3. The PBR places too much burden on local governments to thoroughly evaluate the impact of an industrial wind project. The information that the developer provides about the presumed advantages of the project are frequently overstated, and the adverse impacts are minimized. Local governments may not even have wind ordinances, or they have adopted the “model” ordinance provided by wind advocacy groups that are weighted in favor of developers.
  4. The question of the PBR being “necessary for the protection of public health, safety, and welfare” is 100% NO. There is absolutely no language in the PBR that mentions any requirements for protecting the health, safety, and welfare of the public. There is no mention of audible sound dB levels or low-frequency (i.e., infrasound) limits. Both of these can significantly have adverse effects on both people and animals. There is no mention of the adverse effects on property values. There is no mention of divulging wind speed data so that local governments and citizens can make an informed decision if the costs will outweigh the benefits. When a proposed project is close to governmental boundaries, there is no ability for those other jurisdictions to have any role in approving or denying the project. Without these types of requirements the PBR is toothless and worthless.
  5. The public participation requirement of the PBR is woefully lacking in requiring the applicant to respond to public comments. There is actually no dialogue between the applicant and the public. The public submits questions, both written and verbal, and the applicant might respond to them in a written report. There is no opportunity for the commenter to ask any follow-up questions, and in many cases the applicant’s response is “Rocky Forge Wind respectfully disagrees with the arguments you make throughout your comment but respects your right to express your opinions.” This cannot be viewed as any type of Q & A or establishing a dialogue.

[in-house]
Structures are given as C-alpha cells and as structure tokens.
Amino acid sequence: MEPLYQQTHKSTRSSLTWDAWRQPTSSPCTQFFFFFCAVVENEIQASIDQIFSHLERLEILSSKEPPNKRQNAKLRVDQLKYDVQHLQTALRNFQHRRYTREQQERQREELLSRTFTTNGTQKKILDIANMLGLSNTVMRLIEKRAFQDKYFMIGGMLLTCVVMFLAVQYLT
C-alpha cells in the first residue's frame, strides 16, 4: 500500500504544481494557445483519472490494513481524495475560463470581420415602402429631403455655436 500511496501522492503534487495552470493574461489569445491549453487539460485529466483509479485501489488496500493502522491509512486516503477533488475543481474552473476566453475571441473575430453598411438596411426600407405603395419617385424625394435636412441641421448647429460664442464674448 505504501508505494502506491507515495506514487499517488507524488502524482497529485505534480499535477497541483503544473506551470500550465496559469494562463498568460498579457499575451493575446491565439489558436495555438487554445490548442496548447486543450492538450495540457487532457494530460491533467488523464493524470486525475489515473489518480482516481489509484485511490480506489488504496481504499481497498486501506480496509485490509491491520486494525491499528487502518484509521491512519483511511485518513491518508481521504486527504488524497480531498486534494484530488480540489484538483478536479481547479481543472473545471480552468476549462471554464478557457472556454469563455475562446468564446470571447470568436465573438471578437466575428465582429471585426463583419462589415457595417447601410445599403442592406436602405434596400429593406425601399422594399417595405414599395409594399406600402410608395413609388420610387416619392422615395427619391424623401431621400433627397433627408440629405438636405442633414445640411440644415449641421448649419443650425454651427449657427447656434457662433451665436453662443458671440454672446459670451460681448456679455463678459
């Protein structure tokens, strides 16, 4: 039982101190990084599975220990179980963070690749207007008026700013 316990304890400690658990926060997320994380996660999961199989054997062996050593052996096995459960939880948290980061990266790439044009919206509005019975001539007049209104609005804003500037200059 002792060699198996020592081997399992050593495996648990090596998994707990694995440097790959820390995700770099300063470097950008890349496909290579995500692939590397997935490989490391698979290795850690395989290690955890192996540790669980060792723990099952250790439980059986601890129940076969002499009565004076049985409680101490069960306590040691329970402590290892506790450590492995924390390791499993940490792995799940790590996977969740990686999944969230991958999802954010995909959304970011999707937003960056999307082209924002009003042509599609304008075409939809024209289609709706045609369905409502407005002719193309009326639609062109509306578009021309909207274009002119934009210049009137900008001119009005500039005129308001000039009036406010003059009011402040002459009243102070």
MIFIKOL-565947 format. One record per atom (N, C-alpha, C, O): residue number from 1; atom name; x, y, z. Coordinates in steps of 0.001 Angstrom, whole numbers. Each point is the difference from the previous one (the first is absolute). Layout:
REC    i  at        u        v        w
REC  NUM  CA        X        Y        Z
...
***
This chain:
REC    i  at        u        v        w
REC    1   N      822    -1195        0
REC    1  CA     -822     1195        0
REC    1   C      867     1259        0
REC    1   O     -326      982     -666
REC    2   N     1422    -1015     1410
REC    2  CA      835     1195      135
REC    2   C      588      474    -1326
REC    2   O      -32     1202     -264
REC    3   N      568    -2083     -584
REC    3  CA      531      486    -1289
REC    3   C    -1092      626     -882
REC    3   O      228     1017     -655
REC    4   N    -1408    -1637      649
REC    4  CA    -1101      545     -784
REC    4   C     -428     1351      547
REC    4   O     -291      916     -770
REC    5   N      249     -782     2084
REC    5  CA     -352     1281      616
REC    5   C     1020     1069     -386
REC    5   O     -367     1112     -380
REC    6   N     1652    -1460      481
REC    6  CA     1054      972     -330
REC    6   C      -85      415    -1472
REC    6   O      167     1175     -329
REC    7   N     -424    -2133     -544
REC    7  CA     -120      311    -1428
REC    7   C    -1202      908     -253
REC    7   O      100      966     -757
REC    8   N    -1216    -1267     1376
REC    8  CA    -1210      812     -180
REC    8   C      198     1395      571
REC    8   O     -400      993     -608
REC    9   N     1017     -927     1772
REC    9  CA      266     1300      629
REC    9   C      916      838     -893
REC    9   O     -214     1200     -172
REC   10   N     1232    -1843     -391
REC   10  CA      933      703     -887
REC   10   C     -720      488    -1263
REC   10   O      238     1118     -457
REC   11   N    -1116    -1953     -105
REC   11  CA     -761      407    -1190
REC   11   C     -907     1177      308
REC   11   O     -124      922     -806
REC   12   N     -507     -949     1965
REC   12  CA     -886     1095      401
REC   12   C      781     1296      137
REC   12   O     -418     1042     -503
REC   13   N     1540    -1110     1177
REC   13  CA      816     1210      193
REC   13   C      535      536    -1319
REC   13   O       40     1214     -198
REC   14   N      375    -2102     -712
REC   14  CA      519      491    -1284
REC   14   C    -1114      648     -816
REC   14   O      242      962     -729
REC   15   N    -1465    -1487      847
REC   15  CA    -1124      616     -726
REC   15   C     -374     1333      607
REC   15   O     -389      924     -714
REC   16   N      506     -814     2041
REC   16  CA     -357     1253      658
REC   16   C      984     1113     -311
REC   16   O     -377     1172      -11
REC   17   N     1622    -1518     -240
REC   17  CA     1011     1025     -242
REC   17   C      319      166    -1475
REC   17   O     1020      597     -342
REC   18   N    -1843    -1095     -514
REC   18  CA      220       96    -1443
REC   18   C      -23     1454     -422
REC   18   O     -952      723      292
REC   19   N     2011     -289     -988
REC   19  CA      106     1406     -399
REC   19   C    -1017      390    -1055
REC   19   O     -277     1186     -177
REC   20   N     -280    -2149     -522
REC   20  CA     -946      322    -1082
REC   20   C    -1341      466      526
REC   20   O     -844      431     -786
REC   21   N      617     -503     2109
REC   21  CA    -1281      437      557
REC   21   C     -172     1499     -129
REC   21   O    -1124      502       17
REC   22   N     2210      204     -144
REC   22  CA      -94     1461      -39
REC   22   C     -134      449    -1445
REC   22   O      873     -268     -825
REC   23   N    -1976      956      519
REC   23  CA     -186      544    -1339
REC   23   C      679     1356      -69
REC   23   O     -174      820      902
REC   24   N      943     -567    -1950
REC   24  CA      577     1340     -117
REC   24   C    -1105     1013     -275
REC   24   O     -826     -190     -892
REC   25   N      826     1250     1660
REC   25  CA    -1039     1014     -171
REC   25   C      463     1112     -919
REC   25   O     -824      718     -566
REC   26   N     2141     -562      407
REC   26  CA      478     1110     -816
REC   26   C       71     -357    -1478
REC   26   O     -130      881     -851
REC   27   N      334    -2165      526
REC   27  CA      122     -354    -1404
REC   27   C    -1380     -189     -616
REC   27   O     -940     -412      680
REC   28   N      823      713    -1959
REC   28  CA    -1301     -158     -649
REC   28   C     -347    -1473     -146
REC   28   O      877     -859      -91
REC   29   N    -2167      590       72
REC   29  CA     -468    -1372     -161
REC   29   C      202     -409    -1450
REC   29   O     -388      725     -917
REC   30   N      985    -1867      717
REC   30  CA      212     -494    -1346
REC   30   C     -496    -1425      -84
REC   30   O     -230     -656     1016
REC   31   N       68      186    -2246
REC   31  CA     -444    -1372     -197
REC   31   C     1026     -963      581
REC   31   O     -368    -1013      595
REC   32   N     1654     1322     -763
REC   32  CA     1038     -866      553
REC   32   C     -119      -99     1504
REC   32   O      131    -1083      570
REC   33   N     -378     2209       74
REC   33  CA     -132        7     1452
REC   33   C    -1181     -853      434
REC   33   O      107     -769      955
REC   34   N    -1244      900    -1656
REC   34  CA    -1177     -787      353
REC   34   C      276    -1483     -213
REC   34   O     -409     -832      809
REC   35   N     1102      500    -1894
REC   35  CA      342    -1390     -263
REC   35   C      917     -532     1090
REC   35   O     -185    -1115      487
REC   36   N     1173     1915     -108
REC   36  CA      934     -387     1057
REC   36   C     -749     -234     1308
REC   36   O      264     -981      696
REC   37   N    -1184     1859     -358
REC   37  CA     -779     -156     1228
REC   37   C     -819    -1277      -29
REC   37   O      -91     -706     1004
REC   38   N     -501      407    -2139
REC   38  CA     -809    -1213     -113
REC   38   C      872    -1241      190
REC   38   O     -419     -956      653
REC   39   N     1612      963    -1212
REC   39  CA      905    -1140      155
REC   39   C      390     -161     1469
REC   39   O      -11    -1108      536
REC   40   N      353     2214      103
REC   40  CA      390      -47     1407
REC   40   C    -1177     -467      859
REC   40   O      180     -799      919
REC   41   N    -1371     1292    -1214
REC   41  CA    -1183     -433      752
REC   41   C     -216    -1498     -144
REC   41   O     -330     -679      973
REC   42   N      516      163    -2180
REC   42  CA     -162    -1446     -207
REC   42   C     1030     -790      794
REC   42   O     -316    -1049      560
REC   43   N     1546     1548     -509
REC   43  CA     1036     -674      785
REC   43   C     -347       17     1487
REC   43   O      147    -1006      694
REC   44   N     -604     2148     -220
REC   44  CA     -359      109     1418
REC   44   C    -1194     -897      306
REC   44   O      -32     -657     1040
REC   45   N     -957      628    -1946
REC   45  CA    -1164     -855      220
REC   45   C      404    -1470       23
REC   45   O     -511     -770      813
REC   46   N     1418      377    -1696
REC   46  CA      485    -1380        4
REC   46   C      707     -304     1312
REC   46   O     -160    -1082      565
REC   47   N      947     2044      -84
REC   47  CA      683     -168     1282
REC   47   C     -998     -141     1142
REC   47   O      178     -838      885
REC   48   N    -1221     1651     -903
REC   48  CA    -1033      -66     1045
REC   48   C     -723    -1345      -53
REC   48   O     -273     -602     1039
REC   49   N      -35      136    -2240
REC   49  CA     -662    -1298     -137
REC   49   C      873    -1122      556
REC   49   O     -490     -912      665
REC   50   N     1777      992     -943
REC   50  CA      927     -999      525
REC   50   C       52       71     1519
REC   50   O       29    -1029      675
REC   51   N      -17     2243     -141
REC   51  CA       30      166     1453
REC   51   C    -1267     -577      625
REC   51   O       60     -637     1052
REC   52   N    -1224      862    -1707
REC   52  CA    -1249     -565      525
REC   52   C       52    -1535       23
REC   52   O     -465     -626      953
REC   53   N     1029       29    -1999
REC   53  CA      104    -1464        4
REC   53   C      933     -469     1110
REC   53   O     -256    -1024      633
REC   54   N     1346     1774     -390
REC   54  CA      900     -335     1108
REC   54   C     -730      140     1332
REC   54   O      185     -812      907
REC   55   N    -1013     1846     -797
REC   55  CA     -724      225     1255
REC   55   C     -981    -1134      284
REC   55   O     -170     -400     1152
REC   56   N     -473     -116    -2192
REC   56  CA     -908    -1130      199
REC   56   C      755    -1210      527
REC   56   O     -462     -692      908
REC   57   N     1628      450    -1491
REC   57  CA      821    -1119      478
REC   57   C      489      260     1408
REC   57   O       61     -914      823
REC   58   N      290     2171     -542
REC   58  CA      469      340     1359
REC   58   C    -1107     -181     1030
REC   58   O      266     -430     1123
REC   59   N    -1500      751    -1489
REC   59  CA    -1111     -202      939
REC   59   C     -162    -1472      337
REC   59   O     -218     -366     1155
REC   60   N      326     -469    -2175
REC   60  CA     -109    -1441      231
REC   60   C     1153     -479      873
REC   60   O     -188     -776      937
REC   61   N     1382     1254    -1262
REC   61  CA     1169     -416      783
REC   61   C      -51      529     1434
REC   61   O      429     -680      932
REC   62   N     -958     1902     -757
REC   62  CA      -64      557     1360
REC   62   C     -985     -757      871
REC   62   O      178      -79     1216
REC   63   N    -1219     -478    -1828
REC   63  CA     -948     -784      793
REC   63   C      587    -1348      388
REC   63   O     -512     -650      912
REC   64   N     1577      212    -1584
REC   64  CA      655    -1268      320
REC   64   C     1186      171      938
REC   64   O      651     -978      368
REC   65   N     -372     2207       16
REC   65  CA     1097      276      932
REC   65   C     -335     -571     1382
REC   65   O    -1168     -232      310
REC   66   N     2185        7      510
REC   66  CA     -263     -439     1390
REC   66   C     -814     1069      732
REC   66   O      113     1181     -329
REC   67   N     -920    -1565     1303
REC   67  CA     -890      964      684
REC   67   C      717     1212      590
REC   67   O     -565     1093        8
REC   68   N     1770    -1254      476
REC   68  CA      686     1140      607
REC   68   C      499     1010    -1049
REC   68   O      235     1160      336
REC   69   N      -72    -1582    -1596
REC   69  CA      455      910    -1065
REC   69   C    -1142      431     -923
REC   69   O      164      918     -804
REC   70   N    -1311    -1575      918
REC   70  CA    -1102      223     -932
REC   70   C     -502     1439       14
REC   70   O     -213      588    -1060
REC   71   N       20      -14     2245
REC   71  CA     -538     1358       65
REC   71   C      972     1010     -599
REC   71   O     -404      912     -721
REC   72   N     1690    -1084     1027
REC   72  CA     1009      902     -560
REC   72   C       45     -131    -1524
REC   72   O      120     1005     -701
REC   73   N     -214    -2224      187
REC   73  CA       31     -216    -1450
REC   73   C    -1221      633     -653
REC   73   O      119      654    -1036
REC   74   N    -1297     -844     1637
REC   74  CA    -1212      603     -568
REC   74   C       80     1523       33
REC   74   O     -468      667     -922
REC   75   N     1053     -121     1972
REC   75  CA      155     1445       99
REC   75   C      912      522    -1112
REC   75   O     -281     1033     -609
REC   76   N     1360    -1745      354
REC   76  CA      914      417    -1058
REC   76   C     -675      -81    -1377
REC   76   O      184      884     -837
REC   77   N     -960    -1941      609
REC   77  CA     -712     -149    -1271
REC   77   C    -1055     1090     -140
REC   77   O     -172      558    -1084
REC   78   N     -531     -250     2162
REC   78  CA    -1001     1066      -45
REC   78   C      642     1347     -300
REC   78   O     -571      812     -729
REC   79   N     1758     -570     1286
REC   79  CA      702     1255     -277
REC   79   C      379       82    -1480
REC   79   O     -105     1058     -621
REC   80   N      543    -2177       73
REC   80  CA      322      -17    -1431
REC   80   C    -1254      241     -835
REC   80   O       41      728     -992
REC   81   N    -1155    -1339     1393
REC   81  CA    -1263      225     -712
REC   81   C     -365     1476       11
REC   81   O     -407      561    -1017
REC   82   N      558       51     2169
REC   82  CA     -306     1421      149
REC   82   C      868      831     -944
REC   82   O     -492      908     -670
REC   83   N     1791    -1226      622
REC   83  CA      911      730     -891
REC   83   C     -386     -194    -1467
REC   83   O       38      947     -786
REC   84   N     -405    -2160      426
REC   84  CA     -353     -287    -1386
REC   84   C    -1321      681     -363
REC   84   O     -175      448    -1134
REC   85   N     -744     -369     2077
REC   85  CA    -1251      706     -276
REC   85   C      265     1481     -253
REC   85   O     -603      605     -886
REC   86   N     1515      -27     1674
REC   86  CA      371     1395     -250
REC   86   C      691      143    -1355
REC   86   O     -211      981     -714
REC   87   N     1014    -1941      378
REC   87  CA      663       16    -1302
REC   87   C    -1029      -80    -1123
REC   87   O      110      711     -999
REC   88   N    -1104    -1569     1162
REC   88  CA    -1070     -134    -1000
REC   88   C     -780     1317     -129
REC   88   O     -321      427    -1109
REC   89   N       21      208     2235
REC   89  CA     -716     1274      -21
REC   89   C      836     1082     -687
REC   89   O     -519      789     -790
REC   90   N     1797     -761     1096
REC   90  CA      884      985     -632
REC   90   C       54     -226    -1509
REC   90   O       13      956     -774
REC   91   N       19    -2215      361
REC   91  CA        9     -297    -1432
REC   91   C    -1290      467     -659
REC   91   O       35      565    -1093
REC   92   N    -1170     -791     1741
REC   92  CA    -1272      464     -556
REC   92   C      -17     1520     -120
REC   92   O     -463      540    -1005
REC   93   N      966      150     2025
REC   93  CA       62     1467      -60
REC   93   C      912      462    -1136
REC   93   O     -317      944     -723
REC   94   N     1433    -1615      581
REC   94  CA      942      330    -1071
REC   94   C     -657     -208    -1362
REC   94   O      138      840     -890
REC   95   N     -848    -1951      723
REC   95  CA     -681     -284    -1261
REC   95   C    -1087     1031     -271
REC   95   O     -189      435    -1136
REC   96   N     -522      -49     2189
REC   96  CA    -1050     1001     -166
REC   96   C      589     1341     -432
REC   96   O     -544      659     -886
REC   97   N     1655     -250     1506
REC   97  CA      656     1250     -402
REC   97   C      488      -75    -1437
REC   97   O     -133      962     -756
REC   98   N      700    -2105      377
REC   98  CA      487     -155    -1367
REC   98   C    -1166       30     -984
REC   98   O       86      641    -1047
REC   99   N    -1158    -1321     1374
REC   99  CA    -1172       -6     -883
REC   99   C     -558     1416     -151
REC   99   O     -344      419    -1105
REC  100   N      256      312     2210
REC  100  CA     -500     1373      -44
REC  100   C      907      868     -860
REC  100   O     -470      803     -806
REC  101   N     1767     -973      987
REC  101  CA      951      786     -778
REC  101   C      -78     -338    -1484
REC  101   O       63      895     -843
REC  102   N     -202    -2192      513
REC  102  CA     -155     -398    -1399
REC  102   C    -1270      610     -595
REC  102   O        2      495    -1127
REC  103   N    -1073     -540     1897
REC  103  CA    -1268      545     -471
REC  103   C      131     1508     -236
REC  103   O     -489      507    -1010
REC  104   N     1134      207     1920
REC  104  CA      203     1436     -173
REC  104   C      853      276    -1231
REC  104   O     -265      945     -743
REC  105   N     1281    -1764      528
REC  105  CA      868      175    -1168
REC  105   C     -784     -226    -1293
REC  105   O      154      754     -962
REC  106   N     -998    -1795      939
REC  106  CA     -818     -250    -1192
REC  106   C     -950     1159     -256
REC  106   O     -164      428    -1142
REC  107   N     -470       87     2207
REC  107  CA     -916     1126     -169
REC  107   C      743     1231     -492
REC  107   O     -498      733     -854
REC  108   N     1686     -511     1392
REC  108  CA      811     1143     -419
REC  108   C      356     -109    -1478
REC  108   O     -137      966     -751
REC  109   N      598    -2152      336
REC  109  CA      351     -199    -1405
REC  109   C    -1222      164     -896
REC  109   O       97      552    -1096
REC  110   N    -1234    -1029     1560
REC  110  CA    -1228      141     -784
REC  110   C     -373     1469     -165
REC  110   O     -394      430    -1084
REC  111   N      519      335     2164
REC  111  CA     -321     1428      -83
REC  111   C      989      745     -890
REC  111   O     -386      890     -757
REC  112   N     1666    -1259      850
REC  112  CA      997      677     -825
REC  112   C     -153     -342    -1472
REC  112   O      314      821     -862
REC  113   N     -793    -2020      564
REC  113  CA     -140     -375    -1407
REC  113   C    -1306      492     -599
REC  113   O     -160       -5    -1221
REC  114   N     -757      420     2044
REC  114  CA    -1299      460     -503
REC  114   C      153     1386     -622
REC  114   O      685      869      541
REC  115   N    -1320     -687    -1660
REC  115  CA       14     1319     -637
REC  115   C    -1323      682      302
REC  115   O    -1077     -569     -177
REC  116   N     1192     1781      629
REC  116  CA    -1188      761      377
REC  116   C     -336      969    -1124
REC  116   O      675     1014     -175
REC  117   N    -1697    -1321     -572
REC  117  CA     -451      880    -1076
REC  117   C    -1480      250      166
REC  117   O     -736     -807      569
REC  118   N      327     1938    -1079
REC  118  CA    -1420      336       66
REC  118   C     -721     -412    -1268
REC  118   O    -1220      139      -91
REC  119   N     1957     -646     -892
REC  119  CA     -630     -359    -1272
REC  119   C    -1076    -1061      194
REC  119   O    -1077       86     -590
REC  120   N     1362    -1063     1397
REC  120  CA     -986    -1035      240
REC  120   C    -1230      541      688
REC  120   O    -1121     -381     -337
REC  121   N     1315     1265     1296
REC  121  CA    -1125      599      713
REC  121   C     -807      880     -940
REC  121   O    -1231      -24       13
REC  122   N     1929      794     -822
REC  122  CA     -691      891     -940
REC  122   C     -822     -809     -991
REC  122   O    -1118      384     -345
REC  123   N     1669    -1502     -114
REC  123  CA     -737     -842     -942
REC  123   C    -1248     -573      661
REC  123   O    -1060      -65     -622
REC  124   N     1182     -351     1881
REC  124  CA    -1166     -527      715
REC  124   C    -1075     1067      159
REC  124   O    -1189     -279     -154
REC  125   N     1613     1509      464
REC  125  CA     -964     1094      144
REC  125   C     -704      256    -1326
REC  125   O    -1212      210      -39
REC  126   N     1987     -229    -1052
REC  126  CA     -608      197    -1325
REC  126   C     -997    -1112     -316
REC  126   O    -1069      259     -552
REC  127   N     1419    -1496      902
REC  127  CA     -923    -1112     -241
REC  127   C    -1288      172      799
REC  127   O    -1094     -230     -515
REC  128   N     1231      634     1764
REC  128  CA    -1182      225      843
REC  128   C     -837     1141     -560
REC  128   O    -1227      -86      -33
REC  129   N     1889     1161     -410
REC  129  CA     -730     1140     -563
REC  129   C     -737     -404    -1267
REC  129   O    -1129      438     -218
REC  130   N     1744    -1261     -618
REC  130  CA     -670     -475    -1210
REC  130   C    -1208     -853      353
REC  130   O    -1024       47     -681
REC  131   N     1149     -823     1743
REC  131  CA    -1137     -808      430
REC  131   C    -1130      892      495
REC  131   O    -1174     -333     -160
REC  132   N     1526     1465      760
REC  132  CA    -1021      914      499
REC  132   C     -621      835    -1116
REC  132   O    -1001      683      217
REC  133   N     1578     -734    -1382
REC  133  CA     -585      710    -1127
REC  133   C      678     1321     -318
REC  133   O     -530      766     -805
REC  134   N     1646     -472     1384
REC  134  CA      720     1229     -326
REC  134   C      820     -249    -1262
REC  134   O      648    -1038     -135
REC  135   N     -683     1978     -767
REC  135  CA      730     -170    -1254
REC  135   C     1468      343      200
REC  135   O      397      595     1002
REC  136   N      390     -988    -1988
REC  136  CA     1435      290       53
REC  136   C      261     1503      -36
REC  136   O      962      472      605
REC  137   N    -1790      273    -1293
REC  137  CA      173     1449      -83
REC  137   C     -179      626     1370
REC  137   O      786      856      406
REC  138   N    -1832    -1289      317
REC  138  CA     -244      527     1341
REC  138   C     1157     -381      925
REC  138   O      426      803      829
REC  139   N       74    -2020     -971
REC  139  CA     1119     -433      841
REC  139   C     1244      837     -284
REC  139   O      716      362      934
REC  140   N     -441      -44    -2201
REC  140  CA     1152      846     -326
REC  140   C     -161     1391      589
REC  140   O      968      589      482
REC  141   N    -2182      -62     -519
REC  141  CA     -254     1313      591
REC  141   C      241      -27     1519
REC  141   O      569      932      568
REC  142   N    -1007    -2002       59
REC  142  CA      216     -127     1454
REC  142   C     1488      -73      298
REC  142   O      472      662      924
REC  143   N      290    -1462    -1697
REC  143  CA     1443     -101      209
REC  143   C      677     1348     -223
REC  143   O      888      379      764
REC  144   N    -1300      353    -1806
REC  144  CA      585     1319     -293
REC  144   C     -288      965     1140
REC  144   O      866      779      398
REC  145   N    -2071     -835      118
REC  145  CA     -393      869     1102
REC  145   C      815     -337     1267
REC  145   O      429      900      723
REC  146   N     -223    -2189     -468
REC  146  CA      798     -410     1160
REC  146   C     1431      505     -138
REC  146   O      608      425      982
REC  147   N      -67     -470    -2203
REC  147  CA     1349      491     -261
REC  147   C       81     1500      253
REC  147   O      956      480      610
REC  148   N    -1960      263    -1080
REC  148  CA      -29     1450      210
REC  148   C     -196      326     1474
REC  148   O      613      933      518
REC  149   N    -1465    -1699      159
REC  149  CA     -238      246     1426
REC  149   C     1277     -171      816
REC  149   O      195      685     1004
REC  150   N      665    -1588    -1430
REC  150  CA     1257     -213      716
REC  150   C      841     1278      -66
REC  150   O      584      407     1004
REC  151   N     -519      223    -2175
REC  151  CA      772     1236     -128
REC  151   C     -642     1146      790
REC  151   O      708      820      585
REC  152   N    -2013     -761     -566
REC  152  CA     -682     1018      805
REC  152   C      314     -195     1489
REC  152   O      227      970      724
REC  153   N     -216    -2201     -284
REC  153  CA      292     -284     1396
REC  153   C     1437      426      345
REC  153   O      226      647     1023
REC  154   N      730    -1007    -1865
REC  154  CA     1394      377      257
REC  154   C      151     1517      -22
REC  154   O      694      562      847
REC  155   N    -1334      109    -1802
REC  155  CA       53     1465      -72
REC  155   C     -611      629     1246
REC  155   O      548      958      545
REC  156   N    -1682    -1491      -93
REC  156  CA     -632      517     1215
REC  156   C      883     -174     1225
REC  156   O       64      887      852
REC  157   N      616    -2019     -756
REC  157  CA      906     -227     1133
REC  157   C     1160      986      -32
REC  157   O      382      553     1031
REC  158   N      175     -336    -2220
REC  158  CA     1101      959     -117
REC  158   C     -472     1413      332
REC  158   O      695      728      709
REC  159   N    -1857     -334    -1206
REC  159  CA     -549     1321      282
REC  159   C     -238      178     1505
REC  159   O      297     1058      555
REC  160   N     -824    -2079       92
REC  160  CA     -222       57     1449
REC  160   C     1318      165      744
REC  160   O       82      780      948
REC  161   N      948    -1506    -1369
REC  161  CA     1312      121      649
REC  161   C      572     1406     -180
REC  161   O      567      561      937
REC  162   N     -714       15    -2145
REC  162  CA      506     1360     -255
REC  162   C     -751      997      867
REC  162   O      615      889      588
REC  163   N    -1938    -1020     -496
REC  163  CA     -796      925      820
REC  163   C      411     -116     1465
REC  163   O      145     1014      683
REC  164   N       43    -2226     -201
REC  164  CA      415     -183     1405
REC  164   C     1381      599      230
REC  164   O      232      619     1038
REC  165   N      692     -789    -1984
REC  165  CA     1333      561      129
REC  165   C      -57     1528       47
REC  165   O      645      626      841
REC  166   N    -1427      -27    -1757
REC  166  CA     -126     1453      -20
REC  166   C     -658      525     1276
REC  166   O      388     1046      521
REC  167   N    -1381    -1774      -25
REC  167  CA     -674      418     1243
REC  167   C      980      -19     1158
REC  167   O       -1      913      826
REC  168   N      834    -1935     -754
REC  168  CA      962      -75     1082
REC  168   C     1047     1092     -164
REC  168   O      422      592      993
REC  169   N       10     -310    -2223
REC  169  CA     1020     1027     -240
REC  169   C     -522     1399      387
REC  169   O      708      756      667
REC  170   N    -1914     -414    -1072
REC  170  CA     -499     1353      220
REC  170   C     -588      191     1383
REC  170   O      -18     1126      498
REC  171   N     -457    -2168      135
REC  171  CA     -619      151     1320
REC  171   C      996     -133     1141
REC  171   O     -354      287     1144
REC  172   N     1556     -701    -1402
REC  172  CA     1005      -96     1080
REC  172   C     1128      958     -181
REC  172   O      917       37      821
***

6. The DEQ appears to have not even read comments that were submitted. Many significant issues were raised by public commenters about many environmental concerns, and yet there is no record of DEQ and other agencies reviewing the comments or the responses (or lack thereof) of the applicant. Article XI, Section 1 of the Virginia Constitution states "it shall be the Commonwealth's policy to protect its atmosphere, lands and waters from pollution, impairment, or destruction, for the benefit, enjoyment and general welfare of the people of the commonwealth.” Based on the lack of any evidence of consideration of the issues raised, it is impossible for me to understand how DEQ thinks that they met that constitutional mandate.



Jeff Scott

Lexington, VA


May 18, 2023

CommentID: 217014